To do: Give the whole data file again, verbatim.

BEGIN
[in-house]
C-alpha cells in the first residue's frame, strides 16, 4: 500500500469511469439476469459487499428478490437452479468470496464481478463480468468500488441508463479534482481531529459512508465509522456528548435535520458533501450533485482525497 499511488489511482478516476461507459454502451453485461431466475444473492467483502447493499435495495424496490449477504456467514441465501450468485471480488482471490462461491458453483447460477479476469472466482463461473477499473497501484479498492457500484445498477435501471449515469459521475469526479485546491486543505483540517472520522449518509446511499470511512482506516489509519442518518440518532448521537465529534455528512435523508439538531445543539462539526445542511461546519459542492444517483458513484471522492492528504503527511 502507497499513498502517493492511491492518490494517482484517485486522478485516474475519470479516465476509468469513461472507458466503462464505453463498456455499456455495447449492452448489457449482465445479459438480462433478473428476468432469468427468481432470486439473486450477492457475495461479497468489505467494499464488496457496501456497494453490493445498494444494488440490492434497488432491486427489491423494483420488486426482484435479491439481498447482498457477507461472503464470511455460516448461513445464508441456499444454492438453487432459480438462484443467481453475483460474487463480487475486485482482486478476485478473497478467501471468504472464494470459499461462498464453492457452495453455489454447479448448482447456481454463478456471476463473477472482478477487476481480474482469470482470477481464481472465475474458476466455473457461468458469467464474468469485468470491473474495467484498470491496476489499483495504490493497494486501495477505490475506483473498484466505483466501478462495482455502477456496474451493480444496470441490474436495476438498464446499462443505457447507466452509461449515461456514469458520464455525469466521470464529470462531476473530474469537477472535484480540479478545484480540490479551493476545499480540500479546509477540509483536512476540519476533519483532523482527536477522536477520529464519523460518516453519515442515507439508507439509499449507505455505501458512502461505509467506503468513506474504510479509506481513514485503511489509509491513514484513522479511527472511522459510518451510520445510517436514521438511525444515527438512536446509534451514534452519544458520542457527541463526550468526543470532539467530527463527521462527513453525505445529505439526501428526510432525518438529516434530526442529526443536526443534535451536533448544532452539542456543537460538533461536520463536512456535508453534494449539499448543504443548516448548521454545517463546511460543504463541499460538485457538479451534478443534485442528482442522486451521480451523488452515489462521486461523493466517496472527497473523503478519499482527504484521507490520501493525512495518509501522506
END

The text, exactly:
[in-house]
C-alpha cells in the first residue's frame, strides 16, 4: 500500500469511469439476469459487499428478490437452479468470496464481478463480468468500488441508463479534482481531529459512508465509522456528548435535520458533501450533485482525497 499511488489511482478516476461507459454502451453485461431466475444473492467483502447493499435495495424496490449477504456467514441465501450468485471480488482471490462461491458453483447460477479476469472466482463461473477499473497501484479498492457500484445498477435501471449515469459521475469526479485546491486543505483540517472520522449518509446511499470511512482506516489509519442518518440518532448521537465529534455528512435523508439538531445543539462539526445542511461546519459542492444517483458513484471522492492528504503527511 502507497499513498502517493492511491492518490494517482484517485486522478485516474475519470479516465476509468469513461472507458466503462464505453463498456455499456455495447449492452448489457449482465445479459438480462433478473428476468432469468427468481432470486439473486450477492457475495461479497468489505467494499464488496457496501456497494453490493445498494444494488440490492434497488432491486427489491423494483420488486426482484435479491439481498447482498457477507461472503464470511455460516448461513445464508441456499444454492438453487432459480438462484443467481453475483460474487463480487475486485482482486478476485478473497478467501471468504472464494470459499461462498464453492457452495453455489454447479448448482447456481454463478456471476463473477472482478477487476481480474482469470482470477481464481472465475474458476466455473457461468458469467464474468469485468470491473474495467484498470491496476489499483495504490493497494486501495477505490475506483473498484466505483466501478462495482455502477456496474451493480444496470441490474436495476438498464446499462443505457447507466452509461449515461456514469458520464455525469466521470464529470462531476473530474469537477472535484480540479478545484480540490479551493476545499480540500479546509477540509483536512476540519476533519483532523482527536477522536477520529464519523460518516453519515442515507439508507439509499449507505455505501458512502461505509467506503468513506474504510479509506481513514485503511489509509491513514484513522479511527472511522459510518451510520445510517436514521438511525444515527438512536446509534451514534452519544458520542457527541463526550468526543470532539467530527463527521462527513453525505445529505439526501428526510432525518438529516434530526442529526443536526443534535451536533448544532452539542456543537460538533461536520463536512456535508453534494449539499448543504443548516448548521454545517463546511460543504463541499460538485457538479451534478443534485442528482442522486451521480451523488452515489462521486461523493466517496472527497473523503478519499482527504484521507490520501493525512495518509501522506